Fifty-nine percent of respondents reported physician rating sites to be “somewhat important” or “very important” when choosing a physician…
The above statement was pulled directly from a publication in the February issue of The Journal of American Medical Association. At Quaintise, reputation management is a puzzle piece in the host of digital services we offer our healthcare clients, but an extremely important puzzle piece, nonetheless.
Among those who sought online physician ratings in the past year, 35% reported selecting a physician based on good ratings and 37% had avoided a physician with bad ratings.
Let that simmer for a bit. Thirty-seven percent of respondents had avoided a physician with bad ratings. That one statement should be extremely telling. Ratings, testimonials and reviews on third-party websites such as Yelp, Vitals and Healthgrades do absolutely and positively impact a potential patient’s perception of a physician, and can greatly impact that potential patient’s decision making process.
For those who had not sought online physician ratings, 43% reported a lack of trust in the information on the sites.
This should be another statement that physicians should pay close attention too, because as these review sites become more and more credible and respected by the public, more patients will use them and trust them.
What can you do, as a physician working to improve your online reputation? Follow these steps:
1. Improve the Patient Experience – From the moment a potential patient seeks out information on your practice and your physicians, the patient experience essentially starts. And so every aspect of that patient experience must be identified and improve upon. This includes the process before the patient walks through your doors, through the appointment, and including follow up contact.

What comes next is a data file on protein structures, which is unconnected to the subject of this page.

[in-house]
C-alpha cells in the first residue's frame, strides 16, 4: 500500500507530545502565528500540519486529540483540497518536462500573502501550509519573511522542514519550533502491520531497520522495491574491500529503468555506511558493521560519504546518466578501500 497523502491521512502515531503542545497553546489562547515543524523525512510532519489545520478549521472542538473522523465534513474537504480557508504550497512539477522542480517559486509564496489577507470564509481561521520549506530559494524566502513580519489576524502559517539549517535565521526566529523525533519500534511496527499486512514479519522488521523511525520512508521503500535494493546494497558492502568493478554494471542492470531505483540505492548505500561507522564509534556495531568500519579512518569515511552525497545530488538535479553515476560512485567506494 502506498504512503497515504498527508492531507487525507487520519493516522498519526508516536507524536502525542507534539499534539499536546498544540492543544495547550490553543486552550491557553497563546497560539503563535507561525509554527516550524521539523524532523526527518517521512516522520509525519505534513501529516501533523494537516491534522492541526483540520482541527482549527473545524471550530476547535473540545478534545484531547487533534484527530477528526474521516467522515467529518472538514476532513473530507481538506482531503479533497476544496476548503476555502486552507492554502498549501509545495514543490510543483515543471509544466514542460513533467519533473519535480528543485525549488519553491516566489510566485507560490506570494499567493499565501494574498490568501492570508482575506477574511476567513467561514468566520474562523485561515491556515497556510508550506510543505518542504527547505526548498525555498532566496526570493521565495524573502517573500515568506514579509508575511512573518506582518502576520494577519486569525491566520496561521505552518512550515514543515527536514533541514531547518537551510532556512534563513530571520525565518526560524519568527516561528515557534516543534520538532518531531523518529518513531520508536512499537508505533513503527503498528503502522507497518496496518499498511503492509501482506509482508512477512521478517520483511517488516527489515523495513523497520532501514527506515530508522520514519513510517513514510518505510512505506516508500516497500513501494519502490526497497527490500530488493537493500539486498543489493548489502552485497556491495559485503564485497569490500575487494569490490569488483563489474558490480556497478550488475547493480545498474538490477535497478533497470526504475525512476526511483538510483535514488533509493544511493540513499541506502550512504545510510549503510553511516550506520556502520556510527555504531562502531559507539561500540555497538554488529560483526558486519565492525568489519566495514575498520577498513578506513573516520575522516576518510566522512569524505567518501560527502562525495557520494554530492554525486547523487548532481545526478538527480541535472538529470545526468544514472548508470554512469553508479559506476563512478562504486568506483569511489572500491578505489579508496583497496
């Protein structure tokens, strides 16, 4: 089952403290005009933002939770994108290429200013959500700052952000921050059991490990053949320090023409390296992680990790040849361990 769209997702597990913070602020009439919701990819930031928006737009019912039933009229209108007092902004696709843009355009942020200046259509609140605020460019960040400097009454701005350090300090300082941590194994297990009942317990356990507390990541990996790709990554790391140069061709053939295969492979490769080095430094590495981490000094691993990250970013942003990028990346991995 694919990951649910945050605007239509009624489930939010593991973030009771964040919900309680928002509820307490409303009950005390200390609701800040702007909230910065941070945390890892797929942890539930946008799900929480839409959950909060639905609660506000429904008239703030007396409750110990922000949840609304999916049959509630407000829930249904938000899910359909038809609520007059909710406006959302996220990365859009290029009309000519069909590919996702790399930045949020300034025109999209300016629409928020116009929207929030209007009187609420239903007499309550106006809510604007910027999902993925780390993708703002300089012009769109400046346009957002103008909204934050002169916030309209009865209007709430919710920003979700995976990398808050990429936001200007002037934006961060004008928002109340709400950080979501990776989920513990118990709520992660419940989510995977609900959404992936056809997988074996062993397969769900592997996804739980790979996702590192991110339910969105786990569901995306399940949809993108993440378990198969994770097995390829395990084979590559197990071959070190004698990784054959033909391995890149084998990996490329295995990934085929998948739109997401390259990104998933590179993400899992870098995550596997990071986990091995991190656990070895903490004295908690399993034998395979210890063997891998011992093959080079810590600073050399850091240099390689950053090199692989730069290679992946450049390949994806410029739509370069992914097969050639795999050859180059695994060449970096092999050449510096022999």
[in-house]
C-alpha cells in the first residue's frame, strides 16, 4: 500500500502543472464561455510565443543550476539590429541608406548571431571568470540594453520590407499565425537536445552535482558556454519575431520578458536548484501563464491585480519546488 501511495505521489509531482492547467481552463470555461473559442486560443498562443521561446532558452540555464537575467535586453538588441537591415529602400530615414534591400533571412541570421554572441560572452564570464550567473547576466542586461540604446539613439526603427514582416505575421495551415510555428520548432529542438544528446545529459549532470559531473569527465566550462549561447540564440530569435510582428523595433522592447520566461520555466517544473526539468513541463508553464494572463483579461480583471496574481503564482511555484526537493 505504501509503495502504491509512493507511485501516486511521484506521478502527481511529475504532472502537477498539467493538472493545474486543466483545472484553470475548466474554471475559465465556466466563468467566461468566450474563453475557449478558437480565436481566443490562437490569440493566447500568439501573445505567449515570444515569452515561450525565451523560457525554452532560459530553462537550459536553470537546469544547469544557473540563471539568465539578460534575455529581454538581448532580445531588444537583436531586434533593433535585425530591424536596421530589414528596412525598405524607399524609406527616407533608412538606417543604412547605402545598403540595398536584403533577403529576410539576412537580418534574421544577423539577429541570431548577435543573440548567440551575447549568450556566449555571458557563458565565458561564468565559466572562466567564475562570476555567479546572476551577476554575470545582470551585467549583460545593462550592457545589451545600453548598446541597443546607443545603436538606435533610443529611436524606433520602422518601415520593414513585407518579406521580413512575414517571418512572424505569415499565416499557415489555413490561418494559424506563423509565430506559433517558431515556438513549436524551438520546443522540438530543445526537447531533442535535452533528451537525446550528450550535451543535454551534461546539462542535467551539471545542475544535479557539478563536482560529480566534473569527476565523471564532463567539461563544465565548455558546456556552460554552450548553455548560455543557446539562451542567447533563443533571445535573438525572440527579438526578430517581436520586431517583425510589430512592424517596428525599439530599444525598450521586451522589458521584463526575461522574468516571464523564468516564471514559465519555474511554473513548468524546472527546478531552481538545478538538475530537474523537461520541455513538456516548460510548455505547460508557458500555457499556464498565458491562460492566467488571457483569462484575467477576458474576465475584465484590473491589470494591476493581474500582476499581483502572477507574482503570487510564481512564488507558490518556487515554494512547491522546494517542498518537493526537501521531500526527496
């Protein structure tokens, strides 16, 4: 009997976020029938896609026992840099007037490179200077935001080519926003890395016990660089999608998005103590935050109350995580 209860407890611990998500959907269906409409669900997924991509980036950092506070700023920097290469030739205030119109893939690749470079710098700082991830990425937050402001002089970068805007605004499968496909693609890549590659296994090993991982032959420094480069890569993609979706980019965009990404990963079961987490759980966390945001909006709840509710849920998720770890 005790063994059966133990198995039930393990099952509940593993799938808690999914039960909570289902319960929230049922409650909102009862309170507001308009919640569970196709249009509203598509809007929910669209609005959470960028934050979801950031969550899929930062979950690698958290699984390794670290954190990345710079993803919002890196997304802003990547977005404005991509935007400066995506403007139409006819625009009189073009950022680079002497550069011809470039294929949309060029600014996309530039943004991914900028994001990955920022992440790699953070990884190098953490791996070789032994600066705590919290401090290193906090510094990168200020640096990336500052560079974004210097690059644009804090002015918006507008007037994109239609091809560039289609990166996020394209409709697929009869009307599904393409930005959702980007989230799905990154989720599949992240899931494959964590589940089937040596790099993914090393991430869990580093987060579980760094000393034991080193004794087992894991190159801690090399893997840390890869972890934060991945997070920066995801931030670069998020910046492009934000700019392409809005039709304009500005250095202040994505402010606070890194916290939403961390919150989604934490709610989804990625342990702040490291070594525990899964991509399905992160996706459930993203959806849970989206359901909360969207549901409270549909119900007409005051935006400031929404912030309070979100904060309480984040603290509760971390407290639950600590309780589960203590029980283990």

2. Make Yourself Available – Fifty-seven percent of consumers said that a hospital’s social media connections would strongly affect their decision to receive treatment at that facility. Maintaining a strong presence on social media platforms is much like having an open-door policy – patients feel comfortable walking through that door and talking to you at any time. This open-door policy that social media offers both physicians and patients can greatly improve the overall patient experience. With greater availability, patients will feel more cared for and more willing to share pertinent information.
3. Transparency – From a bad review to a Top Doc award, digital media allows physicians to be completely transparent with their patients. Transparency builds trust and credibility.
4. Brand Awareness – Make yourself prominent not only online, but in your neighborhood. Get your name out there, as they say. And if you want your patients to follow you on Twitter or Facebook, simply make those requests prominent within your offices. Let your patients know you maintain these accounts and invite them to join you.
5. Outreach – Get involved within your community. Take opportunities to make a difference, even a small difference, by volunteering or sponsoring a food drive. Lift your brand name up by taking the message behind the brand and translating it into social good. At some point within your career you will receive a bad review, however if you can lift your brand beyond a bad review with social good you can beat the percentages.
Ultimately, we live in a digital age when you need to be your best at all times while on the clock. One bad review won’t make or break your practice, and some of the greatest brand moments are turning those bad reviews into positive ones, but it’s your responsibility to do your very best to avoid bad reviews. Talk to the professionals at Quaintise for more information.